An analysis by the UK Government's Higher Education Funding Council for England said the rising cost of a university degree in England could create "fee refugees" and force families to move to Scotland or Wales to avoid tuition increases, writes Graeme Paton at the Telegraph.
Parents living close to the borders are among those most likely to relocate to another country to avoid fees of up to £9,000 in 2012, it was claimed. These relocations could potentially create "distortive effects on local economies and housing markets".
The disparity of fees policies operated by the different governments in the UK is alarming. As English students are preparing themselves to pay up to £9,000 a year, those in Scotland are to continue to be given free tuition. This means that a move from England to Scotland could save students as much as £36,000 for a four year degree.
Fees for Welsh students will be fixed at £3,465 and those in Northern Ireland will pay a similar amount. But the HEFCE paper raised the "question of affordability" that is attached to the reforms for devolved administrations. Government's budgets may be stretched as most countries are committed to subsidizing students' tuition even if they study outside their home country.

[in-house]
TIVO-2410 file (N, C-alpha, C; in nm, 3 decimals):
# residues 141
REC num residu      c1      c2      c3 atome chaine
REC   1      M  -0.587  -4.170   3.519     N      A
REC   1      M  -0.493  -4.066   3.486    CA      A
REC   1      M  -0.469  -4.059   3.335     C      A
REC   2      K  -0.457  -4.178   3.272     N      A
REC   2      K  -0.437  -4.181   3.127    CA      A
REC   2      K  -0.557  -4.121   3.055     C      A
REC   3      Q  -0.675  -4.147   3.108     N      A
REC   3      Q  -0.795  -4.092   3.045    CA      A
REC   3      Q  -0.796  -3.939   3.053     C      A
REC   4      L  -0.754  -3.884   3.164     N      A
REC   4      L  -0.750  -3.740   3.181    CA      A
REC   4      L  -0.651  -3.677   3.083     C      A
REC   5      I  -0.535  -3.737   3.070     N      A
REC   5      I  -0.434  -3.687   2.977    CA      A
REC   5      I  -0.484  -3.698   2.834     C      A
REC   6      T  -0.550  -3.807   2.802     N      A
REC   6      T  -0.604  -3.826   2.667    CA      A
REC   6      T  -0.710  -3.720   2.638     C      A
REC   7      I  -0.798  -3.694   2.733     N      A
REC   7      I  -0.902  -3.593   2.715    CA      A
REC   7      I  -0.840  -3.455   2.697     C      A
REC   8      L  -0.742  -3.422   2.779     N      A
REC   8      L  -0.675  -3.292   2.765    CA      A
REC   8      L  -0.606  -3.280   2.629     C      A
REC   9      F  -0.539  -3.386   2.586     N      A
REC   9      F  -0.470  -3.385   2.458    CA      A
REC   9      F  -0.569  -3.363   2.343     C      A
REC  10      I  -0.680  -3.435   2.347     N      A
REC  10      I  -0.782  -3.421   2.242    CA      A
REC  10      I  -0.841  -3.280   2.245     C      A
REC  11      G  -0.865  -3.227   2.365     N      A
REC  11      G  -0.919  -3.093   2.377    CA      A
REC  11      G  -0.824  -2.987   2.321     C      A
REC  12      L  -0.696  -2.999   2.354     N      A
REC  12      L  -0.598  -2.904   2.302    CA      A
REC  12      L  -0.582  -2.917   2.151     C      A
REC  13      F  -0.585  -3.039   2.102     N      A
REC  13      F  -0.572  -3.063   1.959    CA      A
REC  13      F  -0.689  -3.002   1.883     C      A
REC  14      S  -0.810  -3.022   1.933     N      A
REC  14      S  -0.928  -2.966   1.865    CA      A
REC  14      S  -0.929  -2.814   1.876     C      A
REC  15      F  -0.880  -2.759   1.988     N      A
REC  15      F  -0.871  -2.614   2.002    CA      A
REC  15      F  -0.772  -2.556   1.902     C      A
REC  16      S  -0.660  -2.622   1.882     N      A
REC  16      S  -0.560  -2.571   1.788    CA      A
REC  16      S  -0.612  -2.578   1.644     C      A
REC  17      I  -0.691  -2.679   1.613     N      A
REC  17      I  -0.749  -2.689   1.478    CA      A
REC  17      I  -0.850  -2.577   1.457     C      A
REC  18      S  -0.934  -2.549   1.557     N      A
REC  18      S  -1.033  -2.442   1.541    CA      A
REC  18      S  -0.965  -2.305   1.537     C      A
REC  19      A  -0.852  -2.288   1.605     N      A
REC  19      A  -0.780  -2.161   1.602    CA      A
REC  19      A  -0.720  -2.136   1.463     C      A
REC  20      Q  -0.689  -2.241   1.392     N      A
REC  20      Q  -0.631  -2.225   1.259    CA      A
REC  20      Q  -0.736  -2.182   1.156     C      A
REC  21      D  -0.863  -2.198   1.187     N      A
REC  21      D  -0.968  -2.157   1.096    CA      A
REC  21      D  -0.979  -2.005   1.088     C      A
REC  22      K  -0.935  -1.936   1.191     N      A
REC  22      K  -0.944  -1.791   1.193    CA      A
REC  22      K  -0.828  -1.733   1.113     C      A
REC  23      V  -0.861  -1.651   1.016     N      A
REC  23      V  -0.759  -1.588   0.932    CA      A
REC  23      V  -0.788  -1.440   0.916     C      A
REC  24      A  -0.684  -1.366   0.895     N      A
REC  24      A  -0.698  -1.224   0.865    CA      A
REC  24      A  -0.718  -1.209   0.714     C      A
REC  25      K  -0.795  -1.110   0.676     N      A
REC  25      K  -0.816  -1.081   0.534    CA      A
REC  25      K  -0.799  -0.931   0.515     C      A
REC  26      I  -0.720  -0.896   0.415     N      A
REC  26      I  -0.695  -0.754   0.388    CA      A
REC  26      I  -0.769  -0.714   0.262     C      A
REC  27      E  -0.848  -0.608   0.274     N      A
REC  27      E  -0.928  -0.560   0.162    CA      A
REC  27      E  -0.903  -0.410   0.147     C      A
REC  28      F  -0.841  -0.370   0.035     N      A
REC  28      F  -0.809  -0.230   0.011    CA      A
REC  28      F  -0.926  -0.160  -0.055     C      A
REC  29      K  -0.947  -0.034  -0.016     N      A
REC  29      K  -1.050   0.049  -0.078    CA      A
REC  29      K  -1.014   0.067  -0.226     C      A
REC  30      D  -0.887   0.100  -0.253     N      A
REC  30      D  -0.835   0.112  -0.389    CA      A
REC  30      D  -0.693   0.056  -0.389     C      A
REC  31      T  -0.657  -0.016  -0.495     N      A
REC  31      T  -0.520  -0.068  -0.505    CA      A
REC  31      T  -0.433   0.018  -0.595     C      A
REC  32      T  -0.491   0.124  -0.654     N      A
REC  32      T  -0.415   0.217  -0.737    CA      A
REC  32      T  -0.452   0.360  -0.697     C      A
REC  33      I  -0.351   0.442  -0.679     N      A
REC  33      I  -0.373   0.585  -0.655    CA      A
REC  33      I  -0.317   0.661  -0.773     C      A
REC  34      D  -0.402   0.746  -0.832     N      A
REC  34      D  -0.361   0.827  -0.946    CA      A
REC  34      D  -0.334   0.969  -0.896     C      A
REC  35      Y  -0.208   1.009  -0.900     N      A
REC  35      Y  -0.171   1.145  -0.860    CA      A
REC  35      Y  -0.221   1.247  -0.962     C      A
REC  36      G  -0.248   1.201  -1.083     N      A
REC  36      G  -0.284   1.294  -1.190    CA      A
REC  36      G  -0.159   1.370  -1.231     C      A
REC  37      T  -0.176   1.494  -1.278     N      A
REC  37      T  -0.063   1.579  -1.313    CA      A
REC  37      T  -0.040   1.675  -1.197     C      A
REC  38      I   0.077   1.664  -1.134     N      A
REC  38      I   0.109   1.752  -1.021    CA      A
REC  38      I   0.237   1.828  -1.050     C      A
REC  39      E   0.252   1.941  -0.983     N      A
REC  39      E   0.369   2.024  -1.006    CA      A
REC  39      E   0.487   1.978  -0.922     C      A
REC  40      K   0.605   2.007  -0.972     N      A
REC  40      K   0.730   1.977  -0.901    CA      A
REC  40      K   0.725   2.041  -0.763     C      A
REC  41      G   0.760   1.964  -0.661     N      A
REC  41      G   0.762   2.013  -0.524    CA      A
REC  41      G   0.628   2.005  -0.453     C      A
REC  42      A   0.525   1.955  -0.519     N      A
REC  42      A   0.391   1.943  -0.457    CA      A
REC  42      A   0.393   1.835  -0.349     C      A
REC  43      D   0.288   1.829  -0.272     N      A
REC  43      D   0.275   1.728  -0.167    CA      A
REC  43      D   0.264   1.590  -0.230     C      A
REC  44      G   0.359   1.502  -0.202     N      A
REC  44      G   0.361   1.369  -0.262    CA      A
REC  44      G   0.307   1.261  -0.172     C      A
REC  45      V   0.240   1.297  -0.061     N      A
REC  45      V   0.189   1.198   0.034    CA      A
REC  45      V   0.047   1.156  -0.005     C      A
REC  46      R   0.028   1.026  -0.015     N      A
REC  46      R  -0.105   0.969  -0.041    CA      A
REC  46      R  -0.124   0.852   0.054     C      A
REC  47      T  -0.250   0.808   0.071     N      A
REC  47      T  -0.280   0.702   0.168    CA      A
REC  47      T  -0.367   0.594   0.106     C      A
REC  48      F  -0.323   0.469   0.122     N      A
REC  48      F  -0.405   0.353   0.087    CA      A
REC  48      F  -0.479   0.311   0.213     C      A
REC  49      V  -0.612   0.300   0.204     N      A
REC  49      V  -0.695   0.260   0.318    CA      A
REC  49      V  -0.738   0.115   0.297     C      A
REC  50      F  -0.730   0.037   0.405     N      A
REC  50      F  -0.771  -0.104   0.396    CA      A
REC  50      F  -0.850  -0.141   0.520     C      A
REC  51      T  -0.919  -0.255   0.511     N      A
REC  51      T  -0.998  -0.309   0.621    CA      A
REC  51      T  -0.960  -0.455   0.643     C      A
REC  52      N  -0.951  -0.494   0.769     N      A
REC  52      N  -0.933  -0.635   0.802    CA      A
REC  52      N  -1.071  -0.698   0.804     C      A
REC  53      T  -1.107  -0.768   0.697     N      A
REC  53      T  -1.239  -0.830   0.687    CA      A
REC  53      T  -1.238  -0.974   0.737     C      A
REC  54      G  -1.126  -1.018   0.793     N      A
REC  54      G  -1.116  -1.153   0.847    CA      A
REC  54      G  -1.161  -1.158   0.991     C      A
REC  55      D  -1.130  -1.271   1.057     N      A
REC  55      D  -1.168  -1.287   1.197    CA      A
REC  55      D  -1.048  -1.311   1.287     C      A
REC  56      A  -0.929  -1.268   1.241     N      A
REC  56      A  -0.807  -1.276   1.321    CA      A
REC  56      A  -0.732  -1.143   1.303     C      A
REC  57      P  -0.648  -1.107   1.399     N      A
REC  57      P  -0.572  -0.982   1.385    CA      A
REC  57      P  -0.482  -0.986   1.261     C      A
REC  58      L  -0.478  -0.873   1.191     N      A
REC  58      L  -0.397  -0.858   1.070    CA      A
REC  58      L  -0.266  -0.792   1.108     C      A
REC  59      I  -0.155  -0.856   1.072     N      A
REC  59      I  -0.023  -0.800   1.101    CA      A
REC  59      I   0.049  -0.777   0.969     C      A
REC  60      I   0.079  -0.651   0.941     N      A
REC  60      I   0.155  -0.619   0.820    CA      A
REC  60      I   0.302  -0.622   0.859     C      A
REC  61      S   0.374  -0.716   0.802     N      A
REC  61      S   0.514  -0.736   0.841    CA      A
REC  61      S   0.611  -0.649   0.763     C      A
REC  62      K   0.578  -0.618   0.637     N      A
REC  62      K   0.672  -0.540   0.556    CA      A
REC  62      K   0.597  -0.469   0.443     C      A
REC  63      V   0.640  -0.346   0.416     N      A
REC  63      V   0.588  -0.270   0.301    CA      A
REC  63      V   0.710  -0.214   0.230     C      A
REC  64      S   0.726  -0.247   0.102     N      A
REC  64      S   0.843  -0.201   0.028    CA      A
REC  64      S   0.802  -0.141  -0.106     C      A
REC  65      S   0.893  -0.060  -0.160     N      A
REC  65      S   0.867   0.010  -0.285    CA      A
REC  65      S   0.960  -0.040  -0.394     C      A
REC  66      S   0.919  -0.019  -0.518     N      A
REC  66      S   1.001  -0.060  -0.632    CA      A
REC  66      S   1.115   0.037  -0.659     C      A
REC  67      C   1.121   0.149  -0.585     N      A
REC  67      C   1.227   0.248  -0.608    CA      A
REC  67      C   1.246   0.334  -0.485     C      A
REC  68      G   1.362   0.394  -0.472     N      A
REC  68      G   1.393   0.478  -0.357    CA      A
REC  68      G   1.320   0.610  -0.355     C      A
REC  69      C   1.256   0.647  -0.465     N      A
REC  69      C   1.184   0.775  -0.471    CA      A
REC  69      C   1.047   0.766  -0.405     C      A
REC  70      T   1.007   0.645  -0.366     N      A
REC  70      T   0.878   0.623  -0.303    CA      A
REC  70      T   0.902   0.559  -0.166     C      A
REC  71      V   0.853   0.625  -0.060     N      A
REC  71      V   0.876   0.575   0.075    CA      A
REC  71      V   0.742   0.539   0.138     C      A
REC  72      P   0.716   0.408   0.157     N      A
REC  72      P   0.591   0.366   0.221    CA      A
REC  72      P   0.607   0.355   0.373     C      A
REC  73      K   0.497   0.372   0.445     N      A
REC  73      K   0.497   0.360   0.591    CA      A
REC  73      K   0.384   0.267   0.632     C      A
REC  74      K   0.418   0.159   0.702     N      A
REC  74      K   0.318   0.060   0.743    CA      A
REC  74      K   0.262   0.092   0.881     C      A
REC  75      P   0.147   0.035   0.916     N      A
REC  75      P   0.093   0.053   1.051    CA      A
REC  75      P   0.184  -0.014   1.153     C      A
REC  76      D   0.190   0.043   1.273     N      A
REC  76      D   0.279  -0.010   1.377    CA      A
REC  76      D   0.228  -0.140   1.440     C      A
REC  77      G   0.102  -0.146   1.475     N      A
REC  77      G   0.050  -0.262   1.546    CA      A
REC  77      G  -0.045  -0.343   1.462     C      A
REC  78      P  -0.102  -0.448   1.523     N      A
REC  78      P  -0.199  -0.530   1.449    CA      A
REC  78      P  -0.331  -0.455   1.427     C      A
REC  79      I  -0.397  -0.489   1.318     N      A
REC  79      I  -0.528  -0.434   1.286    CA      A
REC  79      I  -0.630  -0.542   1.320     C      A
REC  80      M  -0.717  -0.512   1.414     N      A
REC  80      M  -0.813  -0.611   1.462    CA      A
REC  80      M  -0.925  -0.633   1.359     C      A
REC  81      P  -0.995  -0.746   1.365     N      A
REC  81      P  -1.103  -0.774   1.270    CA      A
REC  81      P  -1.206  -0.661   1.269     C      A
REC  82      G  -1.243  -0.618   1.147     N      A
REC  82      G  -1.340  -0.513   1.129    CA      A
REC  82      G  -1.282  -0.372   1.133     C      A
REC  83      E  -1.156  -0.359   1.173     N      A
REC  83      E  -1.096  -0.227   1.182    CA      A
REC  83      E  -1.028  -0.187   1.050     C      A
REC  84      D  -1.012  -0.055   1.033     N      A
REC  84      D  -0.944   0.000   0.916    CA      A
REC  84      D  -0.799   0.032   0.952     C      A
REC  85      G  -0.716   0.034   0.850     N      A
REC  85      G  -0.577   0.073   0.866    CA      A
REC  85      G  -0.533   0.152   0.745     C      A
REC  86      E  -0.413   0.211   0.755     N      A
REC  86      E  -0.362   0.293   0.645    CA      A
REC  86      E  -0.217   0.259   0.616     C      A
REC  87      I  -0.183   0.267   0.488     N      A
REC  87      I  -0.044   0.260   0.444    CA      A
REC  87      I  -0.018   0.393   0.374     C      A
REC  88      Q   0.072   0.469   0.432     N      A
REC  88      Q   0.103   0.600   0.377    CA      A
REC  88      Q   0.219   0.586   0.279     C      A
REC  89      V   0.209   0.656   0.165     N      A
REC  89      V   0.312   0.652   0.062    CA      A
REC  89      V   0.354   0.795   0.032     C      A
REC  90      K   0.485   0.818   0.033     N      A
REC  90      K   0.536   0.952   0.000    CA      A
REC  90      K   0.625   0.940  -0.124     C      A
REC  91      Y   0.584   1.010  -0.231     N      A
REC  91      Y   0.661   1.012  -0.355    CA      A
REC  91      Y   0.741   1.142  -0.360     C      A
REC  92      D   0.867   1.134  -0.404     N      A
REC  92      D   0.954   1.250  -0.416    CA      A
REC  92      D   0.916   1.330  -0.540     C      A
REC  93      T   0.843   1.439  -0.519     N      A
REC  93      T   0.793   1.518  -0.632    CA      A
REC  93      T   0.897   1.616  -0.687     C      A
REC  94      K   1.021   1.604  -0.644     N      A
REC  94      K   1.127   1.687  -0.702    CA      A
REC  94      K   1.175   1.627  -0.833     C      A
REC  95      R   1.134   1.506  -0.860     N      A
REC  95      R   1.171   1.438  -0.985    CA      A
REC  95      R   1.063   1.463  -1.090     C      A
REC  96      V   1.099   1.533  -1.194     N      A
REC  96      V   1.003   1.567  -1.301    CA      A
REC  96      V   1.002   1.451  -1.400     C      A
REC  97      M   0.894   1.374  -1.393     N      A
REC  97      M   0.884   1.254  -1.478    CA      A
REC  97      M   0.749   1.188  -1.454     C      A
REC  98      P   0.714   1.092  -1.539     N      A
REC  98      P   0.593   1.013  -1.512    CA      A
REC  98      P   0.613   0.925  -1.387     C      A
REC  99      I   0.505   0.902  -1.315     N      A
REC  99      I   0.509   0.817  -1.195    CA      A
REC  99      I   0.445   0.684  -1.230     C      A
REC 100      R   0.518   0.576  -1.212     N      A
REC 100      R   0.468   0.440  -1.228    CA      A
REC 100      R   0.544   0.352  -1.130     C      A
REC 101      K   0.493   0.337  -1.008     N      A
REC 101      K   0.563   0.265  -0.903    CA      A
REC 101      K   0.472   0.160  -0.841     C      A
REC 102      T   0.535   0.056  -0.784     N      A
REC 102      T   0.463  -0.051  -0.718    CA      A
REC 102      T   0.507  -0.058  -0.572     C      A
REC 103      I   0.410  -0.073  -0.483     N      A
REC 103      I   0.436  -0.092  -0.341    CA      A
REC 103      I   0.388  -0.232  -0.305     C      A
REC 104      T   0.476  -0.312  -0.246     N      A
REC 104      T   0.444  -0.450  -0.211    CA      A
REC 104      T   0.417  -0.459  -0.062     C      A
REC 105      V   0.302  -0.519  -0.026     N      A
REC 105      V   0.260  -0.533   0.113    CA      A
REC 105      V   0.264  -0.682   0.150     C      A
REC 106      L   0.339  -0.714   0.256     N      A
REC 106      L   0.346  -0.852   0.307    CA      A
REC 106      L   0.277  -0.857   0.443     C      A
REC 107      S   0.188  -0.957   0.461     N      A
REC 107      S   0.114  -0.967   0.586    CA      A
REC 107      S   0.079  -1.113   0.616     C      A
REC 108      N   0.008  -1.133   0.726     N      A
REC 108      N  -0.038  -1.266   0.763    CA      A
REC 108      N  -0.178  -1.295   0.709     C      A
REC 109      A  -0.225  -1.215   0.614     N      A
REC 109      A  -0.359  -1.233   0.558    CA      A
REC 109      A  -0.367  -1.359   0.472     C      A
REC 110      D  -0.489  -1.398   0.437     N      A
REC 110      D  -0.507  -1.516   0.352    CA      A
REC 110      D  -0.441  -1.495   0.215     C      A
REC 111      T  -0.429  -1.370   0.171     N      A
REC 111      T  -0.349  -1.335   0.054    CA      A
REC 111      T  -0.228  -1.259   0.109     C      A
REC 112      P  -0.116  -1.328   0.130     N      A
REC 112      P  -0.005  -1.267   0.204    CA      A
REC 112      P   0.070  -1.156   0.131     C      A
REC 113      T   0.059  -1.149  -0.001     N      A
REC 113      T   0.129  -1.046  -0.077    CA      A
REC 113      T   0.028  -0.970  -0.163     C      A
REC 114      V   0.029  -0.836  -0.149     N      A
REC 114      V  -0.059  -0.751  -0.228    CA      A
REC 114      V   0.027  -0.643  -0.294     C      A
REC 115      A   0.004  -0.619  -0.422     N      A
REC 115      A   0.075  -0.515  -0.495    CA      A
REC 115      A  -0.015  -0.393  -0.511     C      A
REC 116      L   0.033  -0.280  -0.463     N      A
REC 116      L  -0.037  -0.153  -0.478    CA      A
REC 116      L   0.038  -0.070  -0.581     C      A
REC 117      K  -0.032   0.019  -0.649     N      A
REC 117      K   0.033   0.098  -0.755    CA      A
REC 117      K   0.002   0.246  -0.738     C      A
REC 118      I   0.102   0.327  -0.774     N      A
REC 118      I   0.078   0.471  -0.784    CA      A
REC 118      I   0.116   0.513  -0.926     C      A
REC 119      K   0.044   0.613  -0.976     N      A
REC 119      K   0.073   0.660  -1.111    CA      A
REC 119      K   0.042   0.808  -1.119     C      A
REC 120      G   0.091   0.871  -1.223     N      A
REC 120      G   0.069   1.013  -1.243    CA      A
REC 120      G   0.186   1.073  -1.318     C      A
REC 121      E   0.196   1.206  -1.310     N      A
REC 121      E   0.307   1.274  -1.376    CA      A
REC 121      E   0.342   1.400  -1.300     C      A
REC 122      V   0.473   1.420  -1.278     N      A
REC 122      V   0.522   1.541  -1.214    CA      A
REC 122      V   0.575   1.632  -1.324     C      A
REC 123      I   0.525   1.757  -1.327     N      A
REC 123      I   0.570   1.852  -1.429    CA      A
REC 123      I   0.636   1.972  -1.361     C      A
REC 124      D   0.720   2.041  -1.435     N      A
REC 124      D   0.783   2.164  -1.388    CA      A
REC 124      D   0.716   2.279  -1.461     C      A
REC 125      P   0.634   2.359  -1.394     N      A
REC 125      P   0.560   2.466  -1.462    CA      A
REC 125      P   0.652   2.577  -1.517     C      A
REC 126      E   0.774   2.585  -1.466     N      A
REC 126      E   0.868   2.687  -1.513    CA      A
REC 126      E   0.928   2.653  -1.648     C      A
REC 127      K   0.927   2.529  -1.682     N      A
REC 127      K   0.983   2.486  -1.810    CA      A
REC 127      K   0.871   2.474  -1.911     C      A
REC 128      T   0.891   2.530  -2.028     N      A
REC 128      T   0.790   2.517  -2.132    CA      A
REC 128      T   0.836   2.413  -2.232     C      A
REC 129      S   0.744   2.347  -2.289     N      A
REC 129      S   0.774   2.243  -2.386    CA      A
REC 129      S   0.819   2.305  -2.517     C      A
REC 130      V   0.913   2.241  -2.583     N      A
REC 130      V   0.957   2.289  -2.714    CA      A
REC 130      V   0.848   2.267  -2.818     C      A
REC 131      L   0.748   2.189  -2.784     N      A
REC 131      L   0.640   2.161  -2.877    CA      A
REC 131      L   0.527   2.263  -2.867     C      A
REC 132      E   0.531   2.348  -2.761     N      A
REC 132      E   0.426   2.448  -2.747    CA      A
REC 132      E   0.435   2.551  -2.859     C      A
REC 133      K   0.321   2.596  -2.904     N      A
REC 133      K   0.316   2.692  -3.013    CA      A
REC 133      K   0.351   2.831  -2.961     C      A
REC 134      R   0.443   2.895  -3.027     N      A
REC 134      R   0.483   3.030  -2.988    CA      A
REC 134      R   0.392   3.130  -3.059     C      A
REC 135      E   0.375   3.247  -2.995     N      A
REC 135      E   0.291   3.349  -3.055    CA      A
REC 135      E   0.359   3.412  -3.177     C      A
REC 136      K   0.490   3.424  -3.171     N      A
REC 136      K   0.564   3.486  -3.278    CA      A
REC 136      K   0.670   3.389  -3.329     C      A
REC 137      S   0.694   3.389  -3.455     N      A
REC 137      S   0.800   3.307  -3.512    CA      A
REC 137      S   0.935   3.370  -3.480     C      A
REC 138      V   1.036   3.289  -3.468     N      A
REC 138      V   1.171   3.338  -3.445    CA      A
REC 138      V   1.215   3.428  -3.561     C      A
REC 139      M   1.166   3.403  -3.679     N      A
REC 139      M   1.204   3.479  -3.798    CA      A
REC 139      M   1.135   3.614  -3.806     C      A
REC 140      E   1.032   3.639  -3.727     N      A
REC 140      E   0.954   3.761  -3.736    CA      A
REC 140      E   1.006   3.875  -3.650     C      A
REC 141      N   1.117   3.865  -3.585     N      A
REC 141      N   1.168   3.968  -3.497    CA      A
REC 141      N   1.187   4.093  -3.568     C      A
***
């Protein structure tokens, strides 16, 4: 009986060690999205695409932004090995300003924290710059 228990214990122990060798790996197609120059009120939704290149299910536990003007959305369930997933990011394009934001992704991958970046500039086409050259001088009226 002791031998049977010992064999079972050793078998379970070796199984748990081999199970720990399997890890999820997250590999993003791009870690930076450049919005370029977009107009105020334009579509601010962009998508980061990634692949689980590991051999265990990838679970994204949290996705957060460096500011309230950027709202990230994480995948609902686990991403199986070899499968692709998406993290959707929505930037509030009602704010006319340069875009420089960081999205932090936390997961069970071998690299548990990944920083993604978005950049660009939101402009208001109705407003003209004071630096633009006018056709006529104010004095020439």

The paper warns that there "may be issues with families, particularly those close to the borders, seeking to domicile themselves in Wales or Scotland in order to benefit from favorable fee arrangements".
The report adds:
"This could have distortive effects on local economies and housing markets if it occurred with significant numbers."
Bob Osborne, emeritus professor of public policy at Ulster University, said that if a family "was living 15 miles from the Scottish border then you can see how they might try to wangle it". But he doubted there was going to be a "mass exodus of people from Surrey to Glasgow".
The Scottish Executive has already said children whose parents move to Scotland for their careers will be eligible for a free university education. But as a measure to prevent families from seeking to exploit the system they are to carry out lengthy checks on applicants, with the Student Awards Agency for Scotland to decide on the recently moved on a case-by-case basis.